Skip to main content
Open Main MenuClose Main Menu

SCALES: Small-UAS Coordination for Atmospheric Low-Level Environmental Sampling

2024 ISARRA Flight Week Campaign that supports the WMO Demonstration Campaign

Dates: 8-13 September 2024

Location: Oklahoma, USA

Tyler Bell,
Adam Houston,
Univ. Nebraska microSCALES Co-Lead
James Pinto,
NCAR Data Lead
microSCALES Co-Lead
Elizabeth Smith,
NOAA NSSL Overall Lead
mesoSCALES Co-Lead 
NOAA airspace contact


mesoSCALES: Explore a 3-D Mesonet concept by conducting coordinated meteorological profile flights distributed across a region of mesoscale relevance that directly support the WMO UAS Demonstration Campaign


microSCALES: Explore the effects of urban landscapes by sampling urban heat island impacts and localized variations in winds and turbulence in support of high-fidelity large eddy simulation improvement efforts and the WMO UAS Demonstration Campaign

Technical demonstration: All deployments are anticipated to offer opportunities to advance technical objectives such as, but not limited to, data distribution and dissemination techniques; airspace deconfliction and monitoring techniques and technologies; operations feasibility for applications including networked deployments, urban flights, and advanced air mobility concepts; and additional technical scenarios not described here.



Participants are invited to join either meso- or microSCALES, or ask to be placed wherever the planning committee thinks they will be best utilized. Each non-technical objective describes the minimum requested observation types and minimum operating procedure expectations. Participants are expected to conduct the minimum operating procedure, but are welcome to collect additional data beyond the minimum procedure if it meets a scientific or technical interest of the participant. Participants are expected to join only one non-technical objective during SCALES to best distribute resources and allocate planning activities. Participation in data collection for one objective does not preclude participants from sharing data, collaborating, or contributing to research and development goals across the breadth of SCALES. Such collaboration is encouraged. Data providers are expected to use the WMO CF UAS Trajectory Format and post to the WMO Demonstration Campaign Data Repository with minimum feasible latency (contact James Pinto, data lead with questions).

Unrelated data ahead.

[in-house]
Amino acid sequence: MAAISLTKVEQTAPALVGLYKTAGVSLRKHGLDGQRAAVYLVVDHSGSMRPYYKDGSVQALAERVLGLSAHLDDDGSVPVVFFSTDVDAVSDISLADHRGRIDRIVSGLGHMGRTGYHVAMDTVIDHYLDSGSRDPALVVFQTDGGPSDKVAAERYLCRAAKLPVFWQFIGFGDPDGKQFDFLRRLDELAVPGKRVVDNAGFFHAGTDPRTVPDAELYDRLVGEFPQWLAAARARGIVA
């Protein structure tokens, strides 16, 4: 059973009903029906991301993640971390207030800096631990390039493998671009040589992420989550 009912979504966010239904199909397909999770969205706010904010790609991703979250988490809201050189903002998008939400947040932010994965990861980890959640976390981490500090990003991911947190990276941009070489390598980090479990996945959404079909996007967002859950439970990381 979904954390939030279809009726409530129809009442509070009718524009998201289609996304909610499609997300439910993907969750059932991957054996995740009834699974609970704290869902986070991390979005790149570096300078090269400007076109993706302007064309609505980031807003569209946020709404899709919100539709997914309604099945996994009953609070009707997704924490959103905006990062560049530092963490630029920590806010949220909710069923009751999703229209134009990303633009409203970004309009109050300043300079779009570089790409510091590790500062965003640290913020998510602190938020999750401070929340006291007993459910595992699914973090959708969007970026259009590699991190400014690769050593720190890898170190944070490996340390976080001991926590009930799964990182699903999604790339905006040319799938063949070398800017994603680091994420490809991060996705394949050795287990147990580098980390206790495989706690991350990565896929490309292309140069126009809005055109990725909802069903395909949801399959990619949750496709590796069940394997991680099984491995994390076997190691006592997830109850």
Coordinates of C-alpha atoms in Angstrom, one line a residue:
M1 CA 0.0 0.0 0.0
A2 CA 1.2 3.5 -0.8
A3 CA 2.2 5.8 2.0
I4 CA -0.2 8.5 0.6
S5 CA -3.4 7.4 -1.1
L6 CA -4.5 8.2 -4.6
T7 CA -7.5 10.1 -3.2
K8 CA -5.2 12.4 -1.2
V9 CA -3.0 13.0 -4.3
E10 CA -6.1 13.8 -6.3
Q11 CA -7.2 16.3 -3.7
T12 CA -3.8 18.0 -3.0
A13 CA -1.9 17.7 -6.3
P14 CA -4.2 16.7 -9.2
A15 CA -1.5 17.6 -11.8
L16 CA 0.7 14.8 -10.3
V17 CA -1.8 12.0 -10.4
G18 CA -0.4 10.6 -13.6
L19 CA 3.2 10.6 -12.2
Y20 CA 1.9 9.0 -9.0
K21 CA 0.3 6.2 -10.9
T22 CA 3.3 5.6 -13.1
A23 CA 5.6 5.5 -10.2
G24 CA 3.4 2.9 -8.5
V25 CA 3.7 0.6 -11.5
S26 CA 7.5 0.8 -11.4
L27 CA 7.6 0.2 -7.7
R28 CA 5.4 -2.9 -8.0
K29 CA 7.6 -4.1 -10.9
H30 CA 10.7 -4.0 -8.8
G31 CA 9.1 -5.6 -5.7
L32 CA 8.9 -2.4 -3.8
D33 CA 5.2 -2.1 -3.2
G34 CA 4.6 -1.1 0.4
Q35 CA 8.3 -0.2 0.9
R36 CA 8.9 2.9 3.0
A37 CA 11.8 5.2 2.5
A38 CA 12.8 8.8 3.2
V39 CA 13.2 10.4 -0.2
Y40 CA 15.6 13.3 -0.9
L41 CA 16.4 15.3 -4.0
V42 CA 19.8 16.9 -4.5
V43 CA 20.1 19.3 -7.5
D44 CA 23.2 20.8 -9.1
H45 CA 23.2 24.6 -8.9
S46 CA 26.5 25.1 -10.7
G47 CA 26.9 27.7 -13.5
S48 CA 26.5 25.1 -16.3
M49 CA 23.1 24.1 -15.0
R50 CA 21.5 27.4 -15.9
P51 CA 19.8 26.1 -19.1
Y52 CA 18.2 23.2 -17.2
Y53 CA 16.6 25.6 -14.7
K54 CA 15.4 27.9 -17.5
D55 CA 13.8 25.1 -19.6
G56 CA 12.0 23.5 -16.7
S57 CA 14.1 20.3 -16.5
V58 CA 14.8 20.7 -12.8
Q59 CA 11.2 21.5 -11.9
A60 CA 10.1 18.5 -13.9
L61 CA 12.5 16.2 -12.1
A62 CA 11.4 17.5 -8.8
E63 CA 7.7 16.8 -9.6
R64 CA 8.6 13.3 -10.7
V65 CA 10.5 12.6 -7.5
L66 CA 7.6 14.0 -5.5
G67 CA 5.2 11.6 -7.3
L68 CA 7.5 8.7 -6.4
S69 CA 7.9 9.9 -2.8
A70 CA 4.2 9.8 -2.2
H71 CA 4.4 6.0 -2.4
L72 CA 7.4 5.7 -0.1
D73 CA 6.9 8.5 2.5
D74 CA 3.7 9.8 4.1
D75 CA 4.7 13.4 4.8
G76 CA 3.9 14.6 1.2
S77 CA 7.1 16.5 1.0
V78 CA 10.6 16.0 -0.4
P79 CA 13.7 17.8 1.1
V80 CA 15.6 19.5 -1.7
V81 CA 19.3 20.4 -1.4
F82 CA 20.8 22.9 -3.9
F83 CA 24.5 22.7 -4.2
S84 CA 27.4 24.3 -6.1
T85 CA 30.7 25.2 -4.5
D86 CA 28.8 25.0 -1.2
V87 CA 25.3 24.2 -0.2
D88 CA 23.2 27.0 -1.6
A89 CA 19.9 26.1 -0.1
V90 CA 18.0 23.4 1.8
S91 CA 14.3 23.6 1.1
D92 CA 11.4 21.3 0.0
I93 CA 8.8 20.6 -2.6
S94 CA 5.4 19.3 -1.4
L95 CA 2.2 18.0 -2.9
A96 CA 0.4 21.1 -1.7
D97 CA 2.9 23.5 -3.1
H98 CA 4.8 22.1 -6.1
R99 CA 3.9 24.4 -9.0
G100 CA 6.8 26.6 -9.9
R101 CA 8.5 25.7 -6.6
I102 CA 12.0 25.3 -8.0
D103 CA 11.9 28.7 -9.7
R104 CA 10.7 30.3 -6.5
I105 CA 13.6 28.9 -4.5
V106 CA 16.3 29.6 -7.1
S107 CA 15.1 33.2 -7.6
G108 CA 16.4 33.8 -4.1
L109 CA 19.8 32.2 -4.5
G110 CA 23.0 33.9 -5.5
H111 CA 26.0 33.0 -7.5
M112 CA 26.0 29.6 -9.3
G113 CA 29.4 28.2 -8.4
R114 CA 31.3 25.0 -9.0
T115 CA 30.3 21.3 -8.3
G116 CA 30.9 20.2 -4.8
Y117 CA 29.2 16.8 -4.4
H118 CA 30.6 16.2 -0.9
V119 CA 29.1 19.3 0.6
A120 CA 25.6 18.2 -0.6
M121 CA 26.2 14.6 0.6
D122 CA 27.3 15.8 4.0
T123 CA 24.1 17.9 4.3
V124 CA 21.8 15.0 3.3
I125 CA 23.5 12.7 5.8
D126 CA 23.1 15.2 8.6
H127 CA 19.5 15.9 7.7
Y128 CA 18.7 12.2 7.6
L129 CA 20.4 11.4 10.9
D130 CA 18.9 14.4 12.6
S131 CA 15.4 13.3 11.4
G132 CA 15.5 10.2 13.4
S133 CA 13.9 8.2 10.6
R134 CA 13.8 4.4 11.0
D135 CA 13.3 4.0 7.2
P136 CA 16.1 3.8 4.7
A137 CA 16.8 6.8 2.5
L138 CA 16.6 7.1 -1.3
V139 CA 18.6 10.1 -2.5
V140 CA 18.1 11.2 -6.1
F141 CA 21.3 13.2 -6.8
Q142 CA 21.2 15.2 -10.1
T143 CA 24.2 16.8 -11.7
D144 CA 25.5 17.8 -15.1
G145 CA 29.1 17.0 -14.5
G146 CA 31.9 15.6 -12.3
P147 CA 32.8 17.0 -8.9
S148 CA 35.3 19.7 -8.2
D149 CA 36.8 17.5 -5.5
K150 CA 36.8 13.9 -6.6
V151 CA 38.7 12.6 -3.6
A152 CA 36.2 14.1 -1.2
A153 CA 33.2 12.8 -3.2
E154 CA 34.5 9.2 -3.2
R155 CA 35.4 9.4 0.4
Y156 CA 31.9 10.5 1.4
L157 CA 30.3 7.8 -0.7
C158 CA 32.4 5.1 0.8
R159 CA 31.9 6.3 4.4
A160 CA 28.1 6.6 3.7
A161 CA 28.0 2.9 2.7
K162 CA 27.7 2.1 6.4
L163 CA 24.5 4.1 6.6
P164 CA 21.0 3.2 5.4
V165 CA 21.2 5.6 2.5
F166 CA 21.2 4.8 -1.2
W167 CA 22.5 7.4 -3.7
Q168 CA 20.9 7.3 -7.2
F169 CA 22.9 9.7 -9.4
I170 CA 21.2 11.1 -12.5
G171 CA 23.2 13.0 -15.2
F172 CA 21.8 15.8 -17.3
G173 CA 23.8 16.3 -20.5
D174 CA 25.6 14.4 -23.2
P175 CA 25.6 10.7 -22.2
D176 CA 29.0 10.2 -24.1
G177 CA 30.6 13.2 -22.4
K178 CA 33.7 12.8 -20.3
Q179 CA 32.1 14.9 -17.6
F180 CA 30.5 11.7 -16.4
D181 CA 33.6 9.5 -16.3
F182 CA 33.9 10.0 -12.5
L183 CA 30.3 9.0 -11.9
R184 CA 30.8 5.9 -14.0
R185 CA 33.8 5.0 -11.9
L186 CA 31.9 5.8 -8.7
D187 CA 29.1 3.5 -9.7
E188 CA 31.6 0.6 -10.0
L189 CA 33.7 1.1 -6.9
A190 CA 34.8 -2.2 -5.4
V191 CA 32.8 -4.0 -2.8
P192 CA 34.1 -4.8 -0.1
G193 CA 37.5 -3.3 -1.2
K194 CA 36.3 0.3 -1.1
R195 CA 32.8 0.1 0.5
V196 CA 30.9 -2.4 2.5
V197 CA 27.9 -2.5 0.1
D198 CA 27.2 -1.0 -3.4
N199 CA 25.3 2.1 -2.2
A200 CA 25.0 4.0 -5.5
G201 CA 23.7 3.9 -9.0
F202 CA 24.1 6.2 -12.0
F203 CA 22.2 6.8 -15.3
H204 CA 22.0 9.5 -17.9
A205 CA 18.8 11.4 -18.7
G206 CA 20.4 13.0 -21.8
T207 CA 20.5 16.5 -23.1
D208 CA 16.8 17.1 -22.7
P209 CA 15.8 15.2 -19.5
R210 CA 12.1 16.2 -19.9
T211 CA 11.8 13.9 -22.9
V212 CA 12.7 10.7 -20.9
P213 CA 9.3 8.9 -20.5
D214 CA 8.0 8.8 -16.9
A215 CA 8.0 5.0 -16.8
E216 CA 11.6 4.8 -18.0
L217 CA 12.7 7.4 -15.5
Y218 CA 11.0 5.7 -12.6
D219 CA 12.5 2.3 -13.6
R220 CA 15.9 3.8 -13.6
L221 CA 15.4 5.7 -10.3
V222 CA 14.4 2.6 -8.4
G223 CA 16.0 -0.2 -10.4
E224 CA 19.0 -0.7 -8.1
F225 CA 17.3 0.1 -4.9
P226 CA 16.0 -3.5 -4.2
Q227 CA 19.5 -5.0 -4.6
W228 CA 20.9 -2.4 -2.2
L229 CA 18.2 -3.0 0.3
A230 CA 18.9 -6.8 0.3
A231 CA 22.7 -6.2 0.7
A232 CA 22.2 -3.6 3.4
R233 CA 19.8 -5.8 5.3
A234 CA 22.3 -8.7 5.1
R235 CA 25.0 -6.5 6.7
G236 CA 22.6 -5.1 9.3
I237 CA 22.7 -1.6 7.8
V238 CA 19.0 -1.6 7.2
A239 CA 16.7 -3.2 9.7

Leads: Elizabeth Smith, Tyler Bell

Adding boundary layer profiling capabilities to meteorological mesonets has been slow progress. Remote profilers are one option, but these instruments are expensive and a single profiling site requires at least two for both thermodynamic and kinematic profiling. UAS are capable of acquiring both thermodynamic and kinematic profiles with one system and may be more cost-effective than remote-sensing profilers. At the moment, especially in the US, unattended UAS operations face regulatory barriers and fully automated systems are still a niche service. Considering costs and challenges associated with creating a boundary layer profiling network, optimal design and resulting impact or ‘return on investment’ of such a network must be understood before investment is made. Flight week offers the opportunity to deploy many UAS across mesonet sites to pilot the 3D mesonet concept, with several opportunities to profile meteorological phenomena. Depending on the synoptic pattern and evolution of local meteorology, different coordinated sampling outcomes could be realized (e.g., frontal passages, a tropical system, quiescent diurnal cycle, low-level jet, etc.). The meteorological research and analysis depends on the weather. However, in any scenario there are opportunities to:

  • Explore representation of atmospheric evolution in time and space in a 3D mesonet
  • Investigate and develop of a variety of value added product types enabled by networked profiles
  • Compare spatial and temporal representation of the lower atmosphere from a 3D mesonet to numerical tools used in operational forecasting and warning operations (e.g., NOAA’s Rapid Refresh Forecast System, Storm Prediction Center Mesoanalysis, NSSL’s Warn on Forecast System, and other similar products and tools)
  • Evaluate 3D mesonet configurations including site spacing, heterogeneous vs homogeneous instrumentation, profiling rates, etc.
  • Assess the impact of improved representation of the mesoscale environment via assimilation of mesoSCALES observations on capturing the mean and turbulence structure of the lower atmosphere in and around Tulsa (overlaps microSCALES objectives)